Sunpak PZ40X AF Electronic Flash for Canon E-TTL

Text and images copyright Thomas L Webster, 2005. All rights reserved.


After reviewing all of the Canon flashes in March of 2005 I decided to purchase the Sunpak PZ40X AF electronic flash. I did not need a fancy flash with a lot of functions and did not want to spend a great deal of money purchasing the Canon OEM flashes. The Sunpak flash offered the features I most needed...E-TTL compatibility and manual flash settings. This flash is plenty powerful for macrophotography with a guide number of 133' at ISO 100. The flash features manual power settings from full power to 1/16th power in full f. stop increments. I found the manual settings very useful for photographing shy subjects, such a long-legged flies, that are disturbed by the pre-flash of the E-TTL flash metering system.

Other features of the flash includes an illuminated control/information panel, distance scale for auto-flash, auto-flash confirmation, and a red autofocus assist light. The Sunpak PZ 40ex flash has a tilt head with detents at 45°, 60°, 75°, and 90° but the flash head cannot be swiveled. Zoom settings on the flash head range from 24mm to 80mm.

The flash is powered by 2 AA cell batteries. I only used rechargeable NiMh batteries in my flash and received a fair number of flashes before battery changes. Recycling times at full power were a little slow but, used at macro distances, were adequately quick. All in all, the flash functioned well the first few months of use.


Sunpak PZ40X AF electronic flash. Unit on the right has a Sto-fen Omni-bounce flash diffuser attached.


The Sunpak PZ40X flash is considerably more compact than any of Canon's offerings except for, maybe, the Canon Speed Lite 220ex. This Sunpak flash offers more features than the Canon 220ex and considerably more power at a retail price $20.00 less than the Canon 220ex. The PZ40X is considerably more compact and lighter in weight than Canon's contemporary offerings. This was a big deciding factor in my purchasing this flash. The PZ40X flash is mounted over the front of my macro lens on the long arm of my Kirk Enterprises Macro Flash bracket. At the end of this long extension the flash is not uncomfortably heavy.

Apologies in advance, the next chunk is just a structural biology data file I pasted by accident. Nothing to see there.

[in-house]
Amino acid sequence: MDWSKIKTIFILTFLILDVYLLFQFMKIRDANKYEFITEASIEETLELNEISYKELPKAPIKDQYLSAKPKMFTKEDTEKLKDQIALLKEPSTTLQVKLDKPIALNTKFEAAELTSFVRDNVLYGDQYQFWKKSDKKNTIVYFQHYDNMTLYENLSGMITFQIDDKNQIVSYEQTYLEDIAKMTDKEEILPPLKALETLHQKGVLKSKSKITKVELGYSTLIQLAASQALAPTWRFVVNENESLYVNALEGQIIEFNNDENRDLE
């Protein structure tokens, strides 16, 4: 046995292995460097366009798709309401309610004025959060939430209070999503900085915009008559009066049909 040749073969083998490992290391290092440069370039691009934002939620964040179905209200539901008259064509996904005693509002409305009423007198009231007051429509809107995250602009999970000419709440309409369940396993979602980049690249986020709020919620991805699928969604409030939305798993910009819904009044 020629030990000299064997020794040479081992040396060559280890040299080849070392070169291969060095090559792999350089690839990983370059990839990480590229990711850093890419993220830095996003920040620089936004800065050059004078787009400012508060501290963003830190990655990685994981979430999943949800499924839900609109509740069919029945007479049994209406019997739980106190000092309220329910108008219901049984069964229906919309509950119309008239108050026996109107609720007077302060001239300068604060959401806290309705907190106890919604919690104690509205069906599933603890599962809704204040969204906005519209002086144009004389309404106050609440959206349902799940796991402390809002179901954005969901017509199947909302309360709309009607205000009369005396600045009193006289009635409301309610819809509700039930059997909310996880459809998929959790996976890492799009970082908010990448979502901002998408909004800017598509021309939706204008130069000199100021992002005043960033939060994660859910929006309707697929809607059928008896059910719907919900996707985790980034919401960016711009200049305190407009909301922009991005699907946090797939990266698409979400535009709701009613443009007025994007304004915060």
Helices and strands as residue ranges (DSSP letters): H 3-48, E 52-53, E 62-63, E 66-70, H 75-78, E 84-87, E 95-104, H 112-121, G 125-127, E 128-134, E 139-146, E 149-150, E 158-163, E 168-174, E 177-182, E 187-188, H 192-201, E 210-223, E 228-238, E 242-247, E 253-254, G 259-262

All is not roses with this flash, however. After just a few months use, the flash has quit functioning. There is an easily forgotten warning in the flash's user manual that states, "Do not use the flash continuously for more than the number of times stipulated in the table below, in order to prevent damage to the unit. Once the maximum number of flashes has been reached, allow the flash to rest at least 10 minutes before using it again." The table goes on to stipulate that in E-TTL mode and manual mode at full power to 1/2 power, no more than 15 exposures can be made before resting the flash. In manual mode at 1/4 to 1/16 power, 20 exposures may be made before resting the flash for 10 minutes.

Nowhere in the pre-sale literature nor in advertisments is this limitation mentioned. If it were, I think the sales of the flash would suffer. I don't know about you but I don't always count the number of flash exposures I make while photographing a willing subject. Also, when photographing certain mobile subjects a photographer does not have the luxury to wait 10 minutes between successive groups of 15 to 20 exposures. All too often our macro subjects are here and gone quite quickly and we must maximize the number of exposures we can make while our subject presents itself.

For average photography this limitation is not a serious issue. The flash functioned well in most situations integrating nicely with Canon's E-TTL exposure mode. Lately, however, exposures have become quite variable and the flash failed to function entirely on a recent shoot. I have decided to replace this flash with an older Canon 380ex Speed Lite for "heavy duty" macrophotography. I will get the PZ40X repaired for those times that I need to use manual flash with skittish subjects. I'll rport on Sunpak's return and repair policies when I receive the flash back from Sunpak.
Would I recommend this flash to other Canon EOS macrophotographers? This would be a big, emphatic...NO!!

Disclaimer: These are only my opinions and must not be confused with product evaluations written from carefully controlled tests. My reviews are "real world" reviews based on my experiences using these specific pieces of equipment utilized for my type photography and the manner in which I work. Other photographers may offer differing and valid opinions of the same equipment.

Copyright Thomas L Webster, 2005. All rights Reserved.
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